Ghada Enani, MBBS, MEd, Yusuke Watanabe, MD, PhD, Amani Munshi, MD, Melina Vassiliou, MD, MEd, FRCSC, FACS. McGill
Introduction: Laparoscopic intracorporeal suturing is a challenging skill to acquire. Current surgical training for laparoscopic intracorporeal suturing is partly based on simulation training, which focuses more on the technical aspects of suturing, and less on the cognitive and decision-making elements, which tend to vary considerably among experts.
The script concordance test (SCT) is a tool based on cognitive psychology script theory that can be used to measure how an individual evaluates an ill-defined clinical problem. The goal of this study was to develop a video-based assessment of cognitive and decision-making skills for laparoscopic suturing and a scoring system based on a modified SCT methodology, and to provide preliminary validity evidence.
Methods: To define the skill set, a cognitive task analysis (CTA) was performed by having 10 MIS experts review selected videos on intraoperative suturing scenarios. Using FluidSurveys (https://fluidsurveys.com), an online assessment using videos of a Nissen Fundoplication and Paraesophageal hernia repair were developed based on the CTA findings. Five-point scales with anchoring descriptors from -2 to +2 were used (Figure 1). To calibrate the scoring system, 13 separate MIS expert panelists, completed the survey. Based on the variability of answers of the panel members, a maximum score of one is given for the response chosen by most experts, other responses are given partial credit and responses not selected receive zero scores. The SCT was then administered to participants for test optimization using post hoc elimination of questions with a negative item-total correlation or a correlation of less than 0.05. Internal consistency of test items was estimated using Cronbach’s alpha. Wilcoxon rank test was used to compare scores between fellows and residents.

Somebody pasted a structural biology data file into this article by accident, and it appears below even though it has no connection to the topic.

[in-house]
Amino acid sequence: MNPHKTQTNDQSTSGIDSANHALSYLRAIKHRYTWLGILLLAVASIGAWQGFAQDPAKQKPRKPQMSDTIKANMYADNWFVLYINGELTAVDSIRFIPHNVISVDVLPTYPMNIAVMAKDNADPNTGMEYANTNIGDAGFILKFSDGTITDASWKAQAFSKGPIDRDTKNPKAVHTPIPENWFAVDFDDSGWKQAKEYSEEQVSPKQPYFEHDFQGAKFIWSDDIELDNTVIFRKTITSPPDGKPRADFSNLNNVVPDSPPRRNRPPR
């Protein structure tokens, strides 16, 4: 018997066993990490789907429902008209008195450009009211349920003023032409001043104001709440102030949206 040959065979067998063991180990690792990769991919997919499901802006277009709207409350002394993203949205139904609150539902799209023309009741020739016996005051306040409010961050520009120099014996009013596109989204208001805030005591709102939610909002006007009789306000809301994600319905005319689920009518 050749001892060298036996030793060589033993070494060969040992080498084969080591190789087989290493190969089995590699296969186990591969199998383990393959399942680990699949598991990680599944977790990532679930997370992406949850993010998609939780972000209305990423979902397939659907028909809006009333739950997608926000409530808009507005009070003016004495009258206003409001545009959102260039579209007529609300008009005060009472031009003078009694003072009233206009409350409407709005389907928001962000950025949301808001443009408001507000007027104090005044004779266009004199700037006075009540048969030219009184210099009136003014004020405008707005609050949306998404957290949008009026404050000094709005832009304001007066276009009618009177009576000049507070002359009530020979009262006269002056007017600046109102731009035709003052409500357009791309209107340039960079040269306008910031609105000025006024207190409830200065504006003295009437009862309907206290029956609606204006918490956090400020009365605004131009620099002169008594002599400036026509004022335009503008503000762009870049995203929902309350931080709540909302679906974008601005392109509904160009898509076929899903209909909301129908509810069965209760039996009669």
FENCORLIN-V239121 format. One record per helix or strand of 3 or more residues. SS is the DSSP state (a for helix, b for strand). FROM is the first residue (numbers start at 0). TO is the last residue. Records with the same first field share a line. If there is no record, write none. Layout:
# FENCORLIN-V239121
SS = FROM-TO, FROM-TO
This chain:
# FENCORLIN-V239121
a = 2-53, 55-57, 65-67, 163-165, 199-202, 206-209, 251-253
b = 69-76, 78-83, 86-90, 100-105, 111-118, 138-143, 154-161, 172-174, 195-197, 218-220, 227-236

Results: Eighteen participants (6 MIS fellows, 3 PGY5, 3 PGY4, and 6 PGY3) completed the 64-item/4 video test. Of a total of 64 questions for 4 videos, 47 questions were selected based on item-total correlation. The internal consistency of test items was 0.91. The median and interquartile range (IQR) score of the panel was 77.4 [72.3-81.0]. There was a significant difference between fellows and senior residents: 67.8 [62-81.3] versus 56.6 [31.7-63.3], p=0.02.
Conclusion: This video-based online SCT for laparoscopic suturing is a novel way to assess clinical reasoning while capturing the complexity and variability of the clinical environment. This study provides preliminary validity evidence for this tool as a measure of clinical decision making for laparoscopic suturing.
Figure 1. An example of the clinical vignette and questions.